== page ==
Since 1995, Gartner has been tracking the development and adoption of new technologies by plotting them on their Hype Cycle, updated yearly. Last month, they released their 2012 Hype Cycle for Emerging Technologies, plotting the progress of some of the hottest disruptive technologies and trends.

The idea behind the Hype Cycle is that most new technologies go through similar stages in their adoption, though often at different speeds. First, there’s a “Technology Trigger” as a new discovery is made and is on the cusp of commercialization. Speculation runs wild and it enters a period of rising hype, culminating in a “Peak of Inflated Expectations” where analysts and technologists think that is can do anything. Naturally, the new technology can not live up to the overwhelming industry hype, creating a backlash that eventually bottoms out with a “Trough of Disillusionment.” After being widely dismissed, technologists begin to see its true benefits and use it where appropriate on the “Slope of Enlightenment” until it finally reaches the “Plateu of Productivity” where it serves mission needs effectively as a trusted capability. As the rate at which discoveries traverse the curve is variable, Gartner labels each technology on the Hype Cycle with the expected time frame when it will hit the Plateau of Productivity, ranging from less than two years to more than ten years or even “obsolete before plateau.” Gartner updates the Hype Cycle yearly to include new technologies and update the standings on the technologies currently being discussed.

An example of a technology at the Technology Trigger stage this year is quantum computing, which is not expected to reach the Plateau of Productivity for over ten years. Some technologies with growing hype are the “Internet of Things” or connecting more everyday objects to the web, which is also more than ten years away from the plateau, and Big Data, which is predicted to be two to five years away from its most productive period. We’ve come to a similar conclusion about industry hype surrounding Big Data, noting that, like Cloud Computing, we are reaching the point where vendors will try to put a Big Data label on any solution as hype grows, requiring a mission-oriented definition for CIOs. Social analytics and Bring Your Own Device, both two to five years out from their Plateau of Productivity, are perched at the Peak of Inflated Expectations. We see this as BYOD policies outpace security guidelines and proper Mobile Device Management solutions in private companies and government agencies. Coming down are Internet TV, still five to ten years away from realizing its potential, and Cloud Computing, which has begun to be misapplied and oversold with rational use still two to five years away according to Gartner. Text analytics, with two to five years to go, and hosted virtualized desktops, with fewer than two years left to proper acceptance, are said to be in the very Trough of Disillusionment right now, with industry expectations at their lowest point now that the hype has worn off. Rising up the slope of enlightenment are consumerization of IT and biometric authentication but both are still two to five years away from the Plateau of Enlightenment.  An example of a technology that has either reached that stage or is on the cusp is predictive analytics, which is now being used across the public and private sectors in a sensible manner.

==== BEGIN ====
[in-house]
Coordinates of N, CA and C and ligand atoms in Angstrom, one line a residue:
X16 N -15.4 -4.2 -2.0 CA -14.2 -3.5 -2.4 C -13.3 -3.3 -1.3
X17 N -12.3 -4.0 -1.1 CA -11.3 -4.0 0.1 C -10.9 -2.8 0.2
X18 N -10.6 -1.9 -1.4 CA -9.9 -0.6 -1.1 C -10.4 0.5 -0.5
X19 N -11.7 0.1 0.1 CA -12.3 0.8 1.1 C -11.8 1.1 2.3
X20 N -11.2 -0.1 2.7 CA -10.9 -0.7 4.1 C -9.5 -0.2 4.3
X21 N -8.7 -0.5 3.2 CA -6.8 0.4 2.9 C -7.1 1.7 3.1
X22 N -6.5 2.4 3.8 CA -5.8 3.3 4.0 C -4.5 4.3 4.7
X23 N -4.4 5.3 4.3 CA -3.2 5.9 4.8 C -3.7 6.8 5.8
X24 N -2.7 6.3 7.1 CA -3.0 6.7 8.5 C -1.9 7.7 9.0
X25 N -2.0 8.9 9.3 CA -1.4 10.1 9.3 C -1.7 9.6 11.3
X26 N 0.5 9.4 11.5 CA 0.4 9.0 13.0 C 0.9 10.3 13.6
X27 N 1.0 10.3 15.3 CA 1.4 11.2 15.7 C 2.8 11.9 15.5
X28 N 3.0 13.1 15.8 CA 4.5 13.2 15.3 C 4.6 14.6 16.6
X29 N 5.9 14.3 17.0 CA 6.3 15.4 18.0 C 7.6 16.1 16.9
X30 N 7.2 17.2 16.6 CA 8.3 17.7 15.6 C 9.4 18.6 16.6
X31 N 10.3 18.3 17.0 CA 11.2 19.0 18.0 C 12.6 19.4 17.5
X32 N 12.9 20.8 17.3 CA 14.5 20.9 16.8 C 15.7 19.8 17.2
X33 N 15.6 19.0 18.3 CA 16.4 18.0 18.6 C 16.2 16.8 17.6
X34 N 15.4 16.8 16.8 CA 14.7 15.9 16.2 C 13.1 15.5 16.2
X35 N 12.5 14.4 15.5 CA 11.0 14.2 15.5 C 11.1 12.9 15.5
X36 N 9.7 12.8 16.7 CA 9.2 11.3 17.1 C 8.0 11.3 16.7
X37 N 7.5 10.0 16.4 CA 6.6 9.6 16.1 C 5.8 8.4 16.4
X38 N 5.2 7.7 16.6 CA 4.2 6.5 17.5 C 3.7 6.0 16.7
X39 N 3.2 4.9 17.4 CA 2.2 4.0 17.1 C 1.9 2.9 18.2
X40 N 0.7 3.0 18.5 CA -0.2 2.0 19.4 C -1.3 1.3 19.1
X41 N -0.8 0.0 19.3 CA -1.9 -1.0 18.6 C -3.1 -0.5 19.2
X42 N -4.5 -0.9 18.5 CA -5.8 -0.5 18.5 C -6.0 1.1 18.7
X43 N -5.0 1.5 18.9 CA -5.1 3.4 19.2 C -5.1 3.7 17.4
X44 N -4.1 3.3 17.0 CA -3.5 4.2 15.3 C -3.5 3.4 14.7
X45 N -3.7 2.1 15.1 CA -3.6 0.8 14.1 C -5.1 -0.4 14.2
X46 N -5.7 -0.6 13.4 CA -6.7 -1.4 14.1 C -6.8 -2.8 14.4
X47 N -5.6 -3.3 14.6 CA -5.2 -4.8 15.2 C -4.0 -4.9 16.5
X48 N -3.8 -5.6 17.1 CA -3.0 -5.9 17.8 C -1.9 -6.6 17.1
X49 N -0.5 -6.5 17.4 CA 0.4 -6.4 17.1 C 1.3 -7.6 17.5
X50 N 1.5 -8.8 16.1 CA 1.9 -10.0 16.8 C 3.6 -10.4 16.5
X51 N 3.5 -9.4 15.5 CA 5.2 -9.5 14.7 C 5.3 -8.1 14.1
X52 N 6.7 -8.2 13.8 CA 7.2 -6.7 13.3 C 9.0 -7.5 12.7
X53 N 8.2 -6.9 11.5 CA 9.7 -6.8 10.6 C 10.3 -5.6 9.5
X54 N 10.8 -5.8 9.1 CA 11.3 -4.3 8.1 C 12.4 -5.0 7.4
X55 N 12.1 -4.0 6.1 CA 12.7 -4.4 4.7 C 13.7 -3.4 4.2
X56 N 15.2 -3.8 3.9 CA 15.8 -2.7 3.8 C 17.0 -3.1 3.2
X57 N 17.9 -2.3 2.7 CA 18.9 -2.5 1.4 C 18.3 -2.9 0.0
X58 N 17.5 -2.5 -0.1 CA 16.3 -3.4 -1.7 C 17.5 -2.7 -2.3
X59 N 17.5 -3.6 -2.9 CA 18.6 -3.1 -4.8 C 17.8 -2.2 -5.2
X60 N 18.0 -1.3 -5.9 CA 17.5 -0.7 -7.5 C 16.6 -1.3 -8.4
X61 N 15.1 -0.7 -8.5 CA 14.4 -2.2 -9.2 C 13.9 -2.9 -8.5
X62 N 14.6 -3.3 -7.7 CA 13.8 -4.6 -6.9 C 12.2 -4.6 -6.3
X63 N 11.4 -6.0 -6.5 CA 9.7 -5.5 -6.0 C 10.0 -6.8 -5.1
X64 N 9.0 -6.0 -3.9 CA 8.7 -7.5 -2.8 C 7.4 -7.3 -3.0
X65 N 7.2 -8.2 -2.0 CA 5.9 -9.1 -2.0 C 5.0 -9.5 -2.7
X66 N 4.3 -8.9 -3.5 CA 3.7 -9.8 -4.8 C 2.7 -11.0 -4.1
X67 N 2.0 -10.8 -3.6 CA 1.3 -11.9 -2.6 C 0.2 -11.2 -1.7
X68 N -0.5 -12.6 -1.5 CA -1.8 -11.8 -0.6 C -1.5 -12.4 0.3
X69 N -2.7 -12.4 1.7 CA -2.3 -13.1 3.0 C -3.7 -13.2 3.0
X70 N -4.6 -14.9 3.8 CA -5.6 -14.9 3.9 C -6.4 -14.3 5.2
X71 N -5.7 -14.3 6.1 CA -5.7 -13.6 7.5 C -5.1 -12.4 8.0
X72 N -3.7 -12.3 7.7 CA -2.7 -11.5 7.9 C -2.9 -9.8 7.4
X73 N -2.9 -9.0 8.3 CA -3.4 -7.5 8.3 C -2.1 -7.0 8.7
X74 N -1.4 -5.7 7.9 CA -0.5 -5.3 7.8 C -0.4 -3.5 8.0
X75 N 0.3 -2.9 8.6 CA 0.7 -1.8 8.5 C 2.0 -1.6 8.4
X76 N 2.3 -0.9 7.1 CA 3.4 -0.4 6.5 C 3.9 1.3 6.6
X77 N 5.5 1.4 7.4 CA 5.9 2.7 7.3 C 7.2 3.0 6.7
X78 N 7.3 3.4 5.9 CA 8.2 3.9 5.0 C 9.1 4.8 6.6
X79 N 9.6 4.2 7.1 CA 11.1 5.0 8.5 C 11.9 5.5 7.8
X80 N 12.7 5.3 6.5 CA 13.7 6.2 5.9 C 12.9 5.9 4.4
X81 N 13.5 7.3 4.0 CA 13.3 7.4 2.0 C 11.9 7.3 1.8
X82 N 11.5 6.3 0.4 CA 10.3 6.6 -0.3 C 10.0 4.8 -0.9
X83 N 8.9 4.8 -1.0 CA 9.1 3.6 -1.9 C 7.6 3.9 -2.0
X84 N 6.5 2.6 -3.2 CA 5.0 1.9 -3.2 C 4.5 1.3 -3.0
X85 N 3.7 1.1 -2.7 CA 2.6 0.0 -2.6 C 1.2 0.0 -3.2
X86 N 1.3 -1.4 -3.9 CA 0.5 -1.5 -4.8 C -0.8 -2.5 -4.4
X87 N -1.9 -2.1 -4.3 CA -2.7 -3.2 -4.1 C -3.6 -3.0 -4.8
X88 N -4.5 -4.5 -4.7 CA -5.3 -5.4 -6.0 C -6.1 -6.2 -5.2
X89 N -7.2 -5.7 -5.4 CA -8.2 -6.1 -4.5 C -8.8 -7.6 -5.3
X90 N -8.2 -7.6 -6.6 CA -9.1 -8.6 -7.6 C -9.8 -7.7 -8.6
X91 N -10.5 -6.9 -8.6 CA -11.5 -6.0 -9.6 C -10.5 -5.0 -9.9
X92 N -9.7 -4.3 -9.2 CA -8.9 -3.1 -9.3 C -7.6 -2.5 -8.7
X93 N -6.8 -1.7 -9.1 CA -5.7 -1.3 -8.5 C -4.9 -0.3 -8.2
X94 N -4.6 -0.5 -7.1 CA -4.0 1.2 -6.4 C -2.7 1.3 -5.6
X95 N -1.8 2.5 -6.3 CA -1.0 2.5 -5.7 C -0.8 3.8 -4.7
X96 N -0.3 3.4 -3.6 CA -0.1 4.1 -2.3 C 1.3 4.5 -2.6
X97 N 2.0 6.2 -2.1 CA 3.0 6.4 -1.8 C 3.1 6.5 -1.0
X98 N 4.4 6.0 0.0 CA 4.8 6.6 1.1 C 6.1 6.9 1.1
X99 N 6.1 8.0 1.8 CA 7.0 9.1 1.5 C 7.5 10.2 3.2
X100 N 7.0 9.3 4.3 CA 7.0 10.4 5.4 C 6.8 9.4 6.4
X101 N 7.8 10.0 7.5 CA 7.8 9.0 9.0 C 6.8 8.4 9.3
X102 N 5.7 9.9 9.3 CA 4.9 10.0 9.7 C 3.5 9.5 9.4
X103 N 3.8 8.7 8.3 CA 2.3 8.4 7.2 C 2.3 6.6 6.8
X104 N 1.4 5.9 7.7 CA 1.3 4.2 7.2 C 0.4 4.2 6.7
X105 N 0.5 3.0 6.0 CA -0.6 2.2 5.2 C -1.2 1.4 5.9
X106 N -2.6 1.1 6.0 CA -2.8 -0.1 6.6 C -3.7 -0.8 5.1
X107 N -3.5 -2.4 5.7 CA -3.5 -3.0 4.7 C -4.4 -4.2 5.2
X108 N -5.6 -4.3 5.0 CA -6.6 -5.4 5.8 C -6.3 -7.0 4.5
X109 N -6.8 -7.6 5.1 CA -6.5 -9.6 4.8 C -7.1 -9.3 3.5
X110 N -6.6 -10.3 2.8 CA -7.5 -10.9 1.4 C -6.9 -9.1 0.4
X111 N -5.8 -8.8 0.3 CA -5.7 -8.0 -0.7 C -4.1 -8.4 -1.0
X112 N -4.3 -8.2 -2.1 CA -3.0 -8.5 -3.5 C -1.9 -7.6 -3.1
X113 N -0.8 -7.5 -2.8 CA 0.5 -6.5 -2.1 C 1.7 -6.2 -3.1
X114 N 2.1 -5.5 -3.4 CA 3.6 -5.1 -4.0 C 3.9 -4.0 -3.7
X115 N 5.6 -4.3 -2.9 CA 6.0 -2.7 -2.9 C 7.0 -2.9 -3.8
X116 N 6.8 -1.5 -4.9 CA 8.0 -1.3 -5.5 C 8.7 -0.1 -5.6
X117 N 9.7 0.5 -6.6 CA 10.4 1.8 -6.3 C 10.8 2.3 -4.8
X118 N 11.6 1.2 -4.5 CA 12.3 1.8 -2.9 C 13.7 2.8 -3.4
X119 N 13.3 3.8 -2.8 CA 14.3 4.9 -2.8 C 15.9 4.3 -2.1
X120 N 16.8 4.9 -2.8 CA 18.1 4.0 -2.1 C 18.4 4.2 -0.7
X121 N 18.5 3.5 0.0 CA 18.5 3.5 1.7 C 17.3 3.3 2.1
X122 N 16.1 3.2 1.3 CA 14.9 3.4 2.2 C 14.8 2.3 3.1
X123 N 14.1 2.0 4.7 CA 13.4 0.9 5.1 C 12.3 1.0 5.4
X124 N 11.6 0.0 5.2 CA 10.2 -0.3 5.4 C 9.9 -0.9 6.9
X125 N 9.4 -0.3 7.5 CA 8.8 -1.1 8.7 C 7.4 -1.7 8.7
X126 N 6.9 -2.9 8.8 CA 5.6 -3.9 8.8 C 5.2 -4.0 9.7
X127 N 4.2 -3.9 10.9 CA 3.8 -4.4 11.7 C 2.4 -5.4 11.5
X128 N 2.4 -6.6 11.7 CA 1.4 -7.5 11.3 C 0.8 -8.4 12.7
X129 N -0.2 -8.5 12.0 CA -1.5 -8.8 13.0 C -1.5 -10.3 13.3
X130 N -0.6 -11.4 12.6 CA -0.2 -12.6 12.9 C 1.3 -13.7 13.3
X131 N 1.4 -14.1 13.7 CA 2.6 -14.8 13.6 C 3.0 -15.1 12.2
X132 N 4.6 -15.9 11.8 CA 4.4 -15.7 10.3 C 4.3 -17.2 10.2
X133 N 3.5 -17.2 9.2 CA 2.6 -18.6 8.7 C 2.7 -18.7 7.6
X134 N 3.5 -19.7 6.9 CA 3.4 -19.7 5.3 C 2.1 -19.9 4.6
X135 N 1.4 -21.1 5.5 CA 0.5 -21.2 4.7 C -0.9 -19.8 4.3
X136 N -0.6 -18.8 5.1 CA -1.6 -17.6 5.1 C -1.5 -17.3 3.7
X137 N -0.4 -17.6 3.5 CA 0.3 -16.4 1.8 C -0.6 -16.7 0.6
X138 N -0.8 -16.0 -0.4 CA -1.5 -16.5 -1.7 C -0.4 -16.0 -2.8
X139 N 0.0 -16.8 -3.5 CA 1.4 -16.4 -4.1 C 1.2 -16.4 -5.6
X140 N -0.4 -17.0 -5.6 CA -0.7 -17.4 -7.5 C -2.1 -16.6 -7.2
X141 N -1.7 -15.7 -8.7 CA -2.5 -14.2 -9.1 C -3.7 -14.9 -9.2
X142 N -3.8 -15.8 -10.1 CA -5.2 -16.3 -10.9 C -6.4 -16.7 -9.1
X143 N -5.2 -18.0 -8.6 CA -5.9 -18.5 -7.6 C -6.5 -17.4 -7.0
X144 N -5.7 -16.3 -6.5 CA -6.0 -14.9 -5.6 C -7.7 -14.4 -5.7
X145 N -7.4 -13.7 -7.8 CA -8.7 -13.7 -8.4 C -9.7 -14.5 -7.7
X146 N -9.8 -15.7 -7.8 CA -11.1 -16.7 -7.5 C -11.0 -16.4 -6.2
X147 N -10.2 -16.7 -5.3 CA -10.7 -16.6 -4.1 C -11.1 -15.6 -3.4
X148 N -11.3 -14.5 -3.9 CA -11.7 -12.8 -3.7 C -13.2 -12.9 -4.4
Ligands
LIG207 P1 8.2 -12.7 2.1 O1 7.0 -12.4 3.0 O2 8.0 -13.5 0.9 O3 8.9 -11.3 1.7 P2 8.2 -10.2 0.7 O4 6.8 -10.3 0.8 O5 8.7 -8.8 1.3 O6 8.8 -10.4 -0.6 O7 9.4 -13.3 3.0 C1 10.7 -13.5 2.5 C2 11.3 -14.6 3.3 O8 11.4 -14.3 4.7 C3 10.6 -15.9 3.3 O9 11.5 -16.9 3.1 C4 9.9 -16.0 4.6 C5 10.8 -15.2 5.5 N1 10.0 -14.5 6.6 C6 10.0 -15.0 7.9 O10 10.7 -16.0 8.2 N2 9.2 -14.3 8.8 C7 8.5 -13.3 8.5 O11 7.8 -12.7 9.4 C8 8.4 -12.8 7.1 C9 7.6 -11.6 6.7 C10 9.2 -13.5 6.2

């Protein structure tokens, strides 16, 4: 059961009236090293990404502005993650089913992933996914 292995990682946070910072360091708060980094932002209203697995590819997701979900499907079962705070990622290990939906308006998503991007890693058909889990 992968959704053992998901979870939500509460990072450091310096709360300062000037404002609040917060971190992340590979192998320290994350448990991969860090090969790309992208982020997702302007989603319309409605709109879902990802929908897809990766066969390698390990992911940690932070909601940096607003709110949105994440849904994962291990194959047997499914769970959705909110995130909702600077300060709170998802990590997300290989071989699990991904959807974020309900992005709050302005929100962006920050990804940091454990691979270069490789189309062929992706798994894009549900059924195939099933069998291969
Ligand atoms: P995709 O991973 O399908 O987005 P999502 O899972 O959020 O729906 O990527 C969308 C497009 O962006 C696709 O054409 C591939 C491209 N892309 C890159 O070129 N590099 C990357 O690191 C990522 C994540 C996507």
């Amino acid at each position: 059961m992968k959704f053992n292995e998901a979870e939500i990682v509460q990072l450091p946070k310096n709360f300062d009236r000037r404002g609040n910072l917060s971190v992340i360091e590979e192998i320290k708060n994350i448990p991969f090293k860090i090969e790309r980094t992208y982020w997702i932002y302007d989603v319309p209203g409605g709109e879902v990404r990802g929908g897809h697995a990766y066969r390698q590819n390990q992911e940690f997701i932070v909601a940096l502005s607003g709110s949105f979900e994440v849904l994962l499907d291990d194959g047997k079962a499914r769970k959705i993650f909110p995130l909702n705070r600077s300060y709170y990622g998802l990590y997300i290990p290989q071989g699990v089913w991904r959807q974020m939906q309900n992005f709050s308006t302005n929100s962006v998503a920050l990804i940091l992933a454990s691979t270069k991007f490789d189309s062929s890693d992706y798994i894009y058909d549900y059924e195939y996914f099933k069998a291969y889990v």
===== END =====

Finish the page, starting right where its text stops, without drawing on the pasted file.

The theme for this year was “Tipping Points.” Gartner believes that technology should be looked at in sets of related and supporting capabilities, and sometimes, while most of the solutions have reached maturity, some key pieces need a little more development. These capabilities are at the tipping point where they may explode at any moment. Some technologies judged to be at their tipping point include “bring your own everything”, the next step beyond BYOD, which still needed to mature across the board, “Big Data at Small Prices” which  would be enabled by advances in cloud computing, big data, and in-memory database management systems, and a “cashless world” which is still waiting on improvements in over-the-air transfers and near field communication. Gartner also expects 3D printing, smart devices, business intelligence to make breakthrough advances in the near future.

Whether or not you agree with Gartner’s analysis, it raises important points on the life cycle of emerging and disruptive technologies and provides context for evaluating a technology’s trajectory. Also, because Gartner is such a respected voice in technology and business, where solutions fall on their Hype Cycle may influence the actual hype a technology generates.

 

This post by AlexOlesker was first published at CTOvision.com.